Tuesday, March 29, 2011

Making It

It hit a surreal 78 degrees (25.5 C) here almost two weeks ago.  Too hot in the sun to even lie in the hammock, let alone do any work.  Last week was grey and miserable, with high temperatures in the 40's, and a dump of the dreaded "wintry mix" precipitation.  We've had sub-freezing temps overnight ever since, and this week is sunny but cold.  Sigh.  Where'd my spring go?

I'm trying to make the best of it and have been quite productive lately.  I got a lot of outside work done during that warm week, while the sun shone.  Now there are many seedlings to attend to indoors.  And I spend a little time outside during the warmest parts of each sunny day.  Otherwise I've been keeping my hands busy inside while I bide my time, however resentful of the vanished warm weather.  Here's a rundown of the projects I've been working on lately.

I painted the nesting box we made all from scrap wood.  Bright colors of course, because if the wood needs protection from the elements, I might as well use colors that make me happy.  Now that we're more or less set up for the broody hen, I'm eager for her arrival.  Still no firm date for that yet.

I finished two new two planting templates - a cool looking hexagonal one for the three sisters planting, and another one for the garlic planting on 6" centers.  I've been using an 8" planting template for the garlic, but after getting carried away with some 350 garlic plants last fall, I've rethought my spacing for this crop.

I also worked on finishing a few projects started with the help of our WWOOF volunteers.  The first is a greens feeder for the chickens.  The idea here is that you plant greens the chickens like to eat under the feeder.  The plants then grow up through the caging and the girls can eat what pokes up.  But they can't tear the roots out of the soil, so the plants in theory should re-grow and continue to feed them for a long time.  Since we move the hens daily throughout most of the year, I plan to use this in the yet-to-be-constructed hoop house which will house the girls next winter.  In the meantime though I'm also hoping it will shield some tiny catnip seedlings from the ravages of cats - both ours and the neighborhood ne'erdowell toms.  The caging for this project was repurposed from a tomato cage that will be replaced with a trellising system this year.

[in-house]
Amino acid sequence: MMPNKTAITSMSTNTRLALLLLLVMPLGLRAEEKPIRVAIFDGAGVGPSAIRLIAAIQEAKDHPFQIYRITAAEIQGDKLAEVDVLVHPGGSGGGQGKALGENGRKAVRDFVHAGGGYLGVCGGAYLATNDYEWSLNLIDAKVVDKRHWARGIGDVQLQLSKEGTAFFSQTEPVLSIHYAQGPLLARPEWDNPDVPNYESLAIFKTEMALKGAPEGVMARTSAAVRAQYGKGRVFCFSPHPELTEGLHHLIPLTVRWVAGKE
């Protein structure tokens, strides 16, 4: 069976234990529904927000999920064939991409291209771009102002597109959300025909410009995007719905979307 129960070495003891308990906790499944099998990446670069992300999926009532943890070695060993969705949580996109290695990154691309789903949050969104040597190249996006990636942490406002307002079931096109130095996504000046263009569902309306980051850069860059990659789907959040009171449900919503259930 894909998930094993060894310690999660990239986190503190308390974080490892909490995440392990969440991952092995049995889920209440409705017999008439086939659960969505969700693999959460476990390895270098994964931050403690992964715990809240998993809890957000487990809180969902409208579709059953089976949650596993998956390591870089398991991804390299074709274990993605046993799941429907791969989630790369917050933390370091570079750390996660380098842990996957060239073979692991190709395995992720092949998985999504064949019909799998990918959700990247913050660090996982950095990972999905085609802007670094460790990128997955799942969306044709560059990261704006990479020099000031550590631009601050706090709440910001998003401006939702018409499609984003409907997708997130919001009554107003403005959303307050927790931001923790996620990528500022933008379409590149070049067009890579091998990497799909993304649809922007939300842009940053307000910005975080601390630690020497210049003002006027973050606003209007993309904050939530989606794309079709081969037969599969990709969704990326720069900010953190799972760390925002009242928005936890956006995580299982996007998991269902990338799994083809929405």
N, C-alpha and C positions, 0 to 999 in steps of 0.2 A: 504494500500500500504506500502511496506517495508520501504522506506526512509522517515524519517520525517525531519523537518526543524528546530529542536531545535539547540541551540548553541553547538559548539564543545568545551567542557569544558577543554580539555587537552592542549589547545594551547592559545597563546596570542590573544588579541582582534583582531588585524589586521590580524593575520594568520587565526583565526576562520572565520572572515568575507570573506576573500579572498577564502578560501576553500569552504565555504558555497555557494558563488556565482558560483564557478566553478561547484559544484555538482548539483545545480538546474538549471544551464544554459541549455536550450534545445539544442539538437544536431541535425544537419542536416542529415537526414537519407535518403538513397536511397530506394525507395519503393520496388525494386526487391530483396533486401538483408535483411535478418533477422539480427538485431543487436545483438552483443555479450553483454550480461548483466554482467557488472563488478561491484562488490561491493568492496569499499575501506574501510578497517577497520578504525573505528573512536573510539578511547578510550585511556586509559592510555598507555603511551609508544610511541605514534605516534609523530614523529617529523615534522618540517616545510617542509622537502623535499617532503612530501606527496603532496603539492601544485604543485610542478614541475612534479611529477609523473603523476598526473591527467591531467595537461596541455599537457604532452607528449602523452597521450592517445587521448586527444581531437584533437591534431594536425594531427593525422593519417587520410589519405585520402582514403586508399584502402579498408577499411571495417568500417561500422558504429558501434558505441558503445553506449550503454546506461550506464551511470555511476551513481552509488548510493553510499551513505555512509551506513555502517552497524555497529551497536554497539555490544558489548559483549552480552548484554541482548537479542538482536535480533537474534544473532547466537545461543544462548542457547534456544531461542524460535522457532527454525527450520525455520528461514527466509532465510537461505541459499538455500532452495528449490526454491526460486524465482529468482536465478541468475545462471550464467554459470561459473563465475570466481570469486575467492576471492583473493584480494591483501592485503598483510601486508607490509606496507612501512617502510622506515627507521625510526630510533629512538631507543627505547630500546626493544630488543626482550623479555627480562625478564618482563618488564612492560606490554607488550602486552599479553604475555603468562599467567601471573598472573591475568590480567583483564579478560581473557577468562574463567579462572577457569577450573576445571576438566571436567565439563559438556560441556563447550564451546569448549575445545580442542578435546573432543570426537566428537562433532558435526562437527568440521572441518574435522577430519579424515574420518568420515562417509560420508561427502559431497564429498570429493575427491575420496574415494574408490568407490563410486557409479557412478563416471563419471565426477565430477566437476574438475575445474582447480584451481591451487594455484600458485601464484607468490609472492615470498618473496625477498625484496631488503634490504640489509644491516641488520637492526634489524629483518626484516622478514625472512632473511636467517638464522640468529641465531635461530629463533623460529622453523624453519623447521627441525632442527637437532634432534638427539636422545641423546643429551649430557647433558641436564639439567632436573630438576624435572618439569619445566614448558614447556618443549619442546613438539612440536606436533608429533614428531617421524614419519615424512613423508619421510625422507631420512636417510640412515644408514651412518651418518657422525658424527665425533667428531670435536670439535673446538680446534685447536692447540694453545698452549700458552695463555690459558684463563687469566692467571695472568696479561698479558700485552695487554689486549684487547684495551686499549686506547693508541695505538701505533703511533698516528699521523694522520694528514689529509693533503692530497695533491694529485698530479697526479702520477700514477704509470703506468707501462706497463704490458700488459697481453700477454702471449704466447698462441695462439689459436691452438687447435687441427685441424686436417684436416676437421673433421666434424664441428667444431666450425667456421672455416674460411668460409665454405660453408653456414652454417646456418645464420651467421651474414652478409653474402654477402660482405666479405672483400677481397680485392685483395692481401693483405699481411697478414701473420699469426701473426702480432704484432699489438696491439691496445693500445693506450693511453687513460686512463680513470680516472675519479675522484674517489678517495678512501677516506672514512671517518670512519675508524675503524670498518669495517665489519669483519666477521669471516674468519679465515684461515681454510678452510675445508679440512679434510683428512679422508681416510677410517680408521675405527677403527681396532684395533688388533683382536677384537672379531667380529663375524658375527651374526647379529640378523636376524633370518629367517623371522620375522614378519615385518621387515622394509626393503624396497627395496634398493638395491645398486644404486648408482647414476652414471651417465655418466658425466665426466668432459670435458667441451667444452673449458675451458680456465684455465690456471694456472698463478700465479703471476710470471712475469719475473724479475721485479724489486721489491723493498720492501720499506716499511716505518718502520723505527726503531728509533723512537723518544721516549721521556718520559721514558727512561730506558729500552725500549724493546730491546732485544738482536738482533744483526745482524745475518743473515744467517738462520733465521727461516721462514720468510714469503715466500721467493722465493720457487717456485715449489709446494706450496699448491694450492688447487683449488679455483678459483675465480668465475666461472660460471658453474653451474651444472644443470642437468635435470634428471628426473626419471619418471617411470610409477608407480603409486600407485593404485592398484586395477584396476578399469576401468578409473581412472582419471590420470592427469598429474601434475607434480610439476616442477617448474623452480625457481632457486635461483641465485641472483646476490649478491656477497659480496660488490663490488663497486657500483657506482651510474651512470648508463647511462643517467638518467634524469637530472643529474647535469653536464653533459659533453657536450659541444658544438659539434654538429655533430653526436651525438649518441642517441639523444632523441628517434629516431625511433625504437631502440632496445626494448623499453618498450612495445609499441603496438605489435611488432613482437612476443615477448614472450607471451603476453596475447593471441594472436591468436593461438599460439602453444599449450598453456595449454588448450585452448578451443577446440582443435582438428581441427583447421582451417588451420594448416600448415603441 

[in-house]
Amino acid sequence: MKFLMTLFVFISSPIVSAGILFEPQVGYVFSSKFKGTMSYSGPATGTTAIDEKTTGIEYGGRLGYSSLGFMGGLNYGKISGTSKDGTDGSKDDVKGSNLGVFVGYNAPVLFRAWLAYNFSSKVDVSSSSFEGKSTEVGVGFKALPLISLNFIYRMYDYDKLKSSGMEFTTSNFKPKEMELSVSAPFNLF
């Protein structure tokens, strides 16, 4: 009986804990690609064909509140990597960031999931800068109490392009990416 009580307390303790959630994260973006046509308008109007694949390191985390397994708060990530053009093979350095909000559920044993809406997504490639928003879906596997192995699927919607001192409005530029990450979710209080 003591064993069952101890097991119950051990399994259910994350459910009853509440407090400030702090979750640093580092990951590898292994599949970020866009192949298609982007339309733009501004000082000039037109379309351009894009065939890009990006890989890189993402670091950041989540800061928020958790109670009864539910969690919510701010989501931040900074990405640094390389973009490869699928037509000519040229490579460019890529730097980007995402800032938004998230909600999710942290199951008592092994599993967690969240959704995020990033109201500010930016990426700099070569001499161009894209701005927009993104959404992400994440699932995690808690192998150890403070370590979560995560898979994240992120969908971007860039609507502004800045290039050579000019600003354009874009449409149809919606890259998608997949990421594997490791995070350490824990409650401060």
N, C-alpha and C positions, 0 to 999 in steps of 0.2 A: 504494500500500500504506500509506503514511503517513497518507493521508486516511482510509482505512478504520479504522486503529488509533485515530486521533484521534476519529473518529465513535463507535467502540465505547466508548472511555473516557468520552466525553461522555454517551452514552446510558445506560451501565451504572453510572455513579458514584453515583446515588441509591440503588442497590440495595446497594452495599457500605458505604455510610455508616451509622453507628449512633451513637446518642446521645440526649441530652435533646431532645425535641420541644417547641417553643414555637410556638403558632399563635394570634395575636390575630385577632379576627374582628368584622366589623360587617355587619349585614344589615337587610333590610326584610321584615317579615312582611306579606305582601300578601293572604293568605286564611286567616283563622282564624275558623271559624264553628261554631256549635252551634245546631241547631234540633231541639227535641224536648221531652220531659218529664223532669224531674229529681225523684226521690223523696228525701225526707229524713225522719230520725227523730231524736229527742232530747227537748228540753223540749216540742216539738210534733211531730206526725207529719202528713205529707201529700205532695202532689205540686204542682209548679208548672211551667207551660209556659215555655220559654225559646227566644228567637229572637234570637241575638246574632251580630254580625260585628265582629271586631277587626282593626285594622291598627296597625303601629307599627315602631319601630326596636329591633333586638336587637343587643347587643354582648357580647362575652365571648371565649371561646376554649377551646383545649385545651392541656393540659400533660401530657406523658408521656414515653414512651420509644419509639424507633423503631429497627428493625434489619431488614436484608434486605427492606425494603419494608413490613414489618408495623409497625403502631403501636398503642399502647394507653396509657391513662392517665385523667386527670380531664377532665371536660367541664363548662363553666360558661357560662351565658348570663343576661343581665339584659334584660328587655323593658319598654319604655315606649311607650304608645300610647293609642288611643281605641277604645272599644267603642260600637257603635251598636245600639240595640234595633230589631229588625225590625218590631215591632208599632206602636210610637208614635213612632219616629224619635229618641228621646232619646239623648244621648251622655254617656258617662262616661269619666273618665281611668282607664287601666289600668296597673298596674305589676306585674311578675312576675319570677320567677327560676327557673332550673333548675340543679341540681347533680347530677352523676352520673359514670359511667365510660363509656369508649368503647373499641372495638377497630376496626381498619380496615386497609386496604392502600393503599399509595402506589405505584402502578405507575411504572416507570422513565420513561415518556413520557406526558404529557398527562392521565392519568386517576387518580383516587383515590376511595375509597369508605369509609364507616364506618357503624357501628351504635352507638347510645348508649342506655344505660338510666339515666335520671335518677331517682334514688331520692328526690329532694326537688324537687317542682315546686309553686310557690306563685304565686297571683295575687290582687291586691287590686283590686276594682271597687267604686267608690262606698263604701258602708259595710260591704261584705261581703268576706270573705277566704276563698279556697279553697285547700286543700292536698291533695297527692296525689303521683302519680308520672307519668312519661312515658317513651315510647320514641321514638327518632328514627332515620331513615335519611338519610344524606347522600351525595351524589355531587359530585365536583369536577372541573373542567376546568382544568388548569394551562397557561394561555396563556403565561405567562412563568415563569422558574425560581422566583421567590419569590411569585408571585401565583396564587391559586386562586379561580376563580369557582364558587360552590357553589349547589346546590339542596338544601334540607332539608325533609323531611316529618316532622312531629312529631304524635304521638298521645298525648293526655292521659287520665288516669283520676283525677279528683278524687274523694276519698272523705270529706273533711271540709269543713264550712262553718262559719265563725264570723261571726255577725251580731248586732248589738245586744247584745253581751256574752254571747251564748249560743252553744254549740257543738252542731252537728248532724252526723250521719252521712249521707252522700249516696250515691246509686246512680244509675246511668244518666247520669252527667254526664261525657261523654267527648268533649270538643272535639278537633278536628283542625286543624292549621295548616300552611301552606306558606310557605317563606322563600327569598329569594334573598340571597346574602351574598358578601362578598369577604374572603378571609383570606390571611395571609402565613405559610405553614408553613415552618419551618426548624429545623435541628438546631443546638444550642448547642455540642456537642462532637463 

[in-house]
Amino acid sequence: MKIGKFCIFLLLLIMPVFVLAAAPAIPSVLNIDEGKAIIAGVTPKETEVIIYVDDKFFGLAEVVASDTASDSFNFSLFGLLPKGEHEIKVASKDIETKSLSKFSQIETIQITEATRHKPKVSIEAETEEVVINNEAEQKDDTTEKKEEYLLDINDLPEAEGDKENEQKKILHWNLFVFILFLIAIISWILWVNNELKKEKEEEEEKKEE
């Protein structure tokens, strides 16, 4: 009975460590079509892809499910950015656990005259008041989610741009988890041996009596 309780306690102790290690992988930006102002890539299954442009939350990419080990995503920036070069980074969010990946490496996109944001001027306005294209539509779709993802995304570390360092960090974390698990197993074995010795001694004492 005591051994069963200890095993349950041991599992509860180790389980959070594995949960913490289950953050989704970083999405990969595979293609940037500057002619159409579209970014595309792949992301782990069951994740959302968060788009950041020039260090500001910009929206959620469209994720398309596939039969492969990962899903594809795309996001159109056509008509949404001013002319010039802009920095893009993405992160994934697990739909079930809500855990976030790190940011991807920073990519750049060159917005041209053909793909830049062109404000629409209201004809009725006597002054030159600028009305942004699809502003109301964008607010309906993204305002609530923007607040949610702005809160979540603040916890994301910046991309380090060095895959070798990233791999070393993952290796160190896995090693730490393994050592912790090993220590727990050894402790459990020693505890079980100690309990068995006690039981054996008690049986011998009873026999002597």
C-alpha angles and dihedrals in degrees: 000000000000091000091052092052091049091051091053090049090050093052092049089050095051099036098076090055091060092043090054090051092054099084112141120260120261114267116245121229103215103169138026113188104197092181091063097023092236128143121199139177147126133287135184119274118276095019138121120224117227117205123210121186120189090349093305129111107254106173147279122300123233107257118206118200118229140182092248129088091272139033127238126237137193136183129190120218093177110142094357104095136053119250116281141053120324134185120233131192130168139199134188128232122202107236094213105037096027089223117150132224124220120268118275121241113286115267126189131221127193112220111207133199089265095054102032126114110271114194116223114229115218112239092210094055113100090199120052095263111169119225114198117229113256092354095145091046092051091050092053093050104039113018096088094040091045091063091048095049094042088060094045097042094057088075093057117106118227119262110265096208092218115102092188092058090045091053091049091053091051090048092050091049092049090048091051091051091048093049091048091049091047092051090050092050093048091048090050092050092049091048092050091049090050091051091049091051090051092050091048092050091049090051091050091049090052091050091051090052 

The second is my solar cooking station.  This still needs a bit more work, but it's good enough to supercharge our seedlings with tons of sunlight at the moment.  It mounts to the scaffolding for our solar heating array.  A piece of rebar supports a wooden countertop from the back, and a wooden upright supports it in front.  It's reasonably easy for me to set it up or remove it by myself.  I'm hoping that the solar array doesn't completely shade it out in summer.  I'll watch this, and if need be, lower the station a bit to get it out from under the shade.  All of these projects - templates, nesting box, greens feeder and solar cooking station - were made with salvaged lumber and other free materials.  Only the paint, screws, nails and some other hardware were, in some cases, purchased.

Hand carved wooden spoon and a spoon blank

I carved a wooden spoon (from a spoon "blank") using the awesome woodcarving tools that my husband received recently as a gift.  It's a rather addictive occupation, despite being tough on novice hands, and definitely one best pursued when the weather is fair enough to allow all the shavings to fall outside.  Last year we broke our last two wooden spoons, so it's nice to be able to make some for ourselves.  This one isn't very large, but it could be used with smaller cooking pots.  I put a nubbin on the back of the handle end so it won't just slip into the soup if I set it against the rim of the pot.

Based on a good tip from The Urban Homestead, I made a baking soda shaker from a glass jar with a metal lid.  This is for dish washing, as baking soda is a mild and non-toxic abrasive.  Just take a nail and make lots of holes in the lid, then fill with ordinary baking soda.  The gaffer's tape bands around the jar were my own tweak.  They're there to provide a better grip to wet hands.

Also, a couple of knitted dishrags.  These are made from cotton butcher's twine and based on a pattern for a baby blanket I made many years ago.  Look for large spools of this stuff in a restaurant supply store.  It's much cheaper than buying the small rolls of a thinner gauge kitchen twine in a supermarket.  I recommend you get a couple of spools.  Keep one someplace clean for kitchen uses, and the other one with your garden tools.  You'll find a thousand uses for it outside, but it's not easy to keep the twine clean if you take it to the garden.  These dishrags can be made fairly quickly on days when you're cooped up inside.  They don't wear out as quickly as scrubby sponges, and if you throw them in with the laundry they won't abrade your clothes.  Also, they're thin enough to sterilize just with sun exposure.  Google for a thousand pattern options.  And I'm sure there are crochet patterns as well if that's your fiber art.  I may experiment with dying these later as I have a dying project in mind and these could just be added into the soak.